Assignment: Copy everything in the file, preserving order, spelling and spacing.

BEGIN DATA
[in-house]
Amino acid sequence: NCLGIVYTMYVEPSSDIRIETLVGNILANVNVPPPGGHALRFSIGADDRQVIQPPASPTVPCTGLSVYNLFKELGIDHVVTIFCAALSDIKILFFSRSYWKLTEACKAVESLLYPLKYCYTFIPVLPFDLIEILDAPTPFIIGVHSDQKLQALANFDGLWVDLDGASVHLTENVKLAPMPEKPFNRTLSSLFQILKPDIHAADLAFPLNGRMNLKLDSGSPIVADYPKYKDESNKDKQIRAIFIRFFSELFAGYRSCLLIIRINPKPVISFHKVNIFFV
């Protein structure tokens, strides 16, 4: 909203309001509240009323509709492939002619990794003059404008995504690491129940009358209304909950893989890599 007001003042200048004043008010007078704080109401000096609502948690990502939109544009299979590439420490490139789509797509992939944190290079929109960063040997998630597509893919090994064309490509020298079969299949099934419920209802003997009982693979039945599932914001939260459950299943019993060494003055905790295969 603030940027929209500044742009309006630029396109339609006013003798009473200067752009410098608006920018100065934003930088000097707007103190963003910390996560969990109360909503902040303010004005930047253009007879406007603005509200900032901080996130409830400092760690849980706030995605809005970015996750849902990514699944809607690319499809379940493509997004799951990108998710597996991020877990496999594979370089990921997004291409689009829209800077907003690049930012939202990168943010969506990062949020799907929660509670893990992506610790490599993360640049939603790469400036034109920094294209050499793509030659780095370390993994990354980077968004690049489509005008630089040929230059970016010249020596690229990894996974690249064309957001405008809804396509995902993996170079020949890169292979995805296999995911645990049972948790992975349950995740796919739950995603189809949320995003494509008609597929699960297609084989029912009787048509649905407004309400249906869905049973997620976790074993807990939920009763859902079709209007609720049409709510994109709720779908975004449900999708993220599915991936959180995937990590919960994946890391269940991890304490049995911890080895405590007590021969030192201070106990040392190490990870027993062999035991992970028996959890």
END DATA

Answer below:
[in-house]
Amino acid sequence: NCLGIVYTMYVEPSSDIRIETLVGNILANVNVPPPGGHALRFSIGADDRQVIQPPASPTVPCTGLSVYNLFKELGIDHVVTIFCAALSDIKILFFSRSYWKLTEACKAVESLLYPLKYCYTFIPVLPFDLIEILDAPTPFIIGVHSDQKLQALANFDGLWVDLDGASVHLTENVKLAPMPEKPFNRTLSSLFQILKPDIHAADLAFPLNGRMNLKLDSGSPIVADYPKYKDESNKDKQIRAIFIRFFSELFAGYRSCLLIIRINPKPVISFHKVNIFFV
């Protein structure tokens, strides 16, 4: 909203309001509240009323509709492939002619990794003059404008995504690491129940009358209304909950893989890599 007001003042200048004043008010007078704080109401000096609502948690990502939109544009299979590439420490490139789509797509992939944190290079929109960063040997998630597509893919090994064309490509020298079969299949099934419920209802003997009982693979039945599932914001939260459950299943019993060494003055905790295969 603030940027929209500044742009309006630029396109339609006013003798009473200067752009410098608006920018100065934003930088000097707007103190963003910390996560969990109360909503902040303010004005930047253009007879406007603005509200900032901080996130409830400092760690849980706030995605809005970015996750849902990514699944809607690319499809379940493509997004799951990108998710597996991020877990496999594979370089990921997004291409689009829209800077907003690049930012939202990168943010969506990062949020799907929660509670893990992506610790490599993360640049939603790469400036034109920094294209050499793509030659780095370390993994990354980077968004690049489509005008630089040929230059970016010249020596690229990894996974690249064309957001405008809804396509995902993996170079020949890169292979995805296999995911645990049972948790992975349950995740796919739950995603189809949320995003494509008609597929699960297609084989029912009787048509649905407004309400249906869905049973997620976790074993807990939920009763859902079709209007609720049409709510994109709720779908975004449900999708993220599915991936959180995937990590919960994946890391269940991890304490049995911890080895405590007590021969030192201070106990040392190490990870027993062999035991992970028996959890």